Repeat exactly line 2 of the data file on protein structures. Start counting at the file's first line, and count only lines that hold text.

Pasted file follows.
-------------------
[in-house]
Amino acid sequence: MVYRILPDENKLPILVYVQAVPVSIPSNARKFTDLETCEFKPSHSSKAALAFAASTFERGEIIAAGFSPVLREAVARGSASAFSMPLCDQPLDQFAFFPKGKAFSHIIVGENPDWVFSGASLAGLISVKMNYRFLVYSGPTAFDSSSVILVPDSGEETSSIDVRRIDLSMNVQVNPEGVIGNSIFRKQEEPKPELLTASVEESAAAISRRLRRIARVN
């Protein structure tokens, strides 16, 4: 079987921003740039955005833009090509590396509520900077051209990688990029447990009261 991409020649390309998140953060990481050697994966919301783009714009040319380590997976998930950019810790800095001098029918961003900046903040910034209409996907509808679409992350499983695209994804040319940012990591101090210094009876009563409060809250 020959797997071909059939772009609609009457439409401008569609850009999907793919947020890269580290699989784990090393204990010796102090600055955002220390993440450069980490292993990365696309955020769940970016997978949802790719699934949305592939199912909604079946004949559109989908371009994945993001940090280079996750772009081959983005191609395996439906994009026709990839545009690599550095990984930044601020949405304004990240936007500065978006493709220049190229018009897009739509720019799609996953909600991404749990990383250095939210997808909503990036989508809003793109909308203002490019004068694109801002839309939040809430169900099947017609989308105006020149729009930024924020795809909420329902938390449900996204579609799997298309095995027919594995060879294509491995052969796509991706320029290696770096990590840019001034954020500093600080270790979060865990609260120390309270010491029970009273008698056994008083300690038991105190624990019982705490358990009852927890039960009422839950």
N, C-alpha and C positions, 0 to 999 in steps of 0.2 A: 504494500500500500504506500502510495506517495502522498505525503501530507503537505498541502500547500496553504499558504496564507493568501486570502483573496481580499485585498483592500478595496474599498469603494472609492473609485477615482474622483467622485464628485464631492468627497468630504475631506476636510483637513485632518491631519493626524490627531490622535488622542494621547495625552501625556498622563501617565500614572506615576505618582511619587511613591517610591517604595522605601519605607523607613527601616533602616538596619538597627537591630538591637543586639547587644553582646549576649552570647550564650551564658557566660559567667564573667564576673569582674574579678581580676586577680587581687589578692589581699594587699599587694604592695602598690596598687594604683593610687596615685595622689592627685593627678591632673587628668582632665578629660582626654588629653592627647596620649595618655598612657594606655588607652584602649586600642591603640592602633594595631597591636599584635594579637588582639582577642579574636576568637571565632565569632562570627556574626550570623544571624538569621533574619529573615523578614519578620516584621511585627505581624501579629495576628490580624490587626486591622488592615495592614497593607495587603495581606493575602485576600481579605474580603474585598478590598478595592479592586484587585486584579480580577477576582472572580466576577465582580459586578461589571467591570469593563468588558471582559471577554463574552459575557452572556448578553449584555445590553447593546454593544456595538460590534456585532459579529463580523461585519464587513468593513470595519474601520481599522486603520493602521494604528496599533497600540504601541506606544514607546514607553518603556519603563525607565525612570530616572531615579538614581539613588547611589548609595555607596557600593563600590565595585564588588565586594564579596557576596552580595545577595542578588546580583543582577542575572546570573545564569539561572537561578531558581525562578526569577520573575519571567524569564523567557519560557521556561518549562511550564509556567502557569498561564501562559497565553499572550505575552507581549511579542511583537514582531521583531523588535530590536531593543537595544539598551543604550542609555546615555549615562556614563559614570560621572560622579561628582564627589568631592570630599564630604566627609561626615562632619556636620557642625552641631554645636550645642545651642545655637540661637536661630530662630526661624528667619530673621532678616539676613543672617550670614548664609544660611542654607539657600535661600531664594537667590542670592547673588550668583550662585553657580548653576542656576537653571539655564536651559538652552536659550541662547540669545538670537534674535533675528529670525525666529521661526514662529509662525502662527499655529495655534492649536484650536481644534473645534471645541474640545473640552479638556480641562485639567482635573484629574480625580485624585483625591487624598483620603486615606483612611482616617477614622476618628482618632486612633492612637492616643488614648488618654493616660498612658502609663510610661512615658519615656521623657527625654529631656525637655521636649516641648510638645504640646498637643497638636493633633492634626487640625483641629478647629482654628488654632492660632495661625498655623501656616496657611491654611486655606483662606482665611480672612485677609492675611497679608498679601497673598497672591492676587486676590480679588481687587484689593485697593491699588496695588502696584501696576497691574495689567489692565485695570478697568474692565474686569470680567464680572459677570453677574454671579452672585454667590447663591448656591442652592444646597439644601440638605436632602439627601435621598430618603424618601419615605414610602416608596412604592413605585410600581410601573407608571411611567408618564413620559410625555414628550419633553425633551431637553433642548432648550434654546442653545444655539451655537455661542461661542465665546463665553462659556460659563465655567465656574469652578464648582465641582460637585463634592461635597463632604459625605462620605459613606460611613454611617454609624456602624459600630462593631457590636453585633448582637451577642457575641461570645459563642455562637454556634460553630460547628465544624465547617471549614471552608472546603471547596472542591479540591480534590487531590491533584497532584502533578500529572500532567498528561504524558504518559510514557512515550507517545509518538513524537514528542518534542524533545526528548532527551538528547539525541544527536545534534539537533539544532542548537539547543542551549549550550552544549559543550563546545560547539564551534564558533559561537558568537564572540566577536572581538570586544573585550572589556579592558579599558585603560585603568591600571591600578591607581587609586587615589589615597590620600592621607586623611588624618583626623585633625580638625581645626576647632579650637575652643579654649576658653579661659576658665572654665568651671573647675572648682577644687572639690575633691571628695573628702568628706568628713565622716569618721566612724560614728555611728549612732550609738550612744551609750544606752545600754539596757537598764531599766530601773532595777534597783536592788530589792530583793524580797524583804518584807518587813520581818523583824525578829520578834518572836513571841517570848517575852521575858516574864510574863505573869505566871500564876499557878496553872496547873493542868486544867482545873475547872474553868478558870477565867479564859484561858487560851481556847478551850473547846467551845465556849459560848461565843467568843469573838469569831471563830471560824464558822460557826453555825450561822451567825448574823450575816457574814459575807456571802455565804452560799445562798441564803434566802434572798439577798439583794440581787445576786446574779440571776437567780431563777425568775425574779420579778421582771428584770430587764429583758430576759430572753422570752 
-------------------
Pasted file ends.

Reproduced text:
Amino acid sequence: MVYRILPDENKLPILVYVQAVPVSIPSNARKFTDLETCEFKPSHSSKAALAFAASTFERGEIIAAGFSPVLREAVARGSASAFSMPLCDQPLDQFAFFPKGKAFSHIIVGENPDWVFSGASLAGLISVKMNYRFLVYSGPTAFDSSSVILVPDSGEETSSIDVRRIDLSMNVQVNPEGVIGNSIFRKQEEPKPELLTASVEESAAAISRRLRRIARVN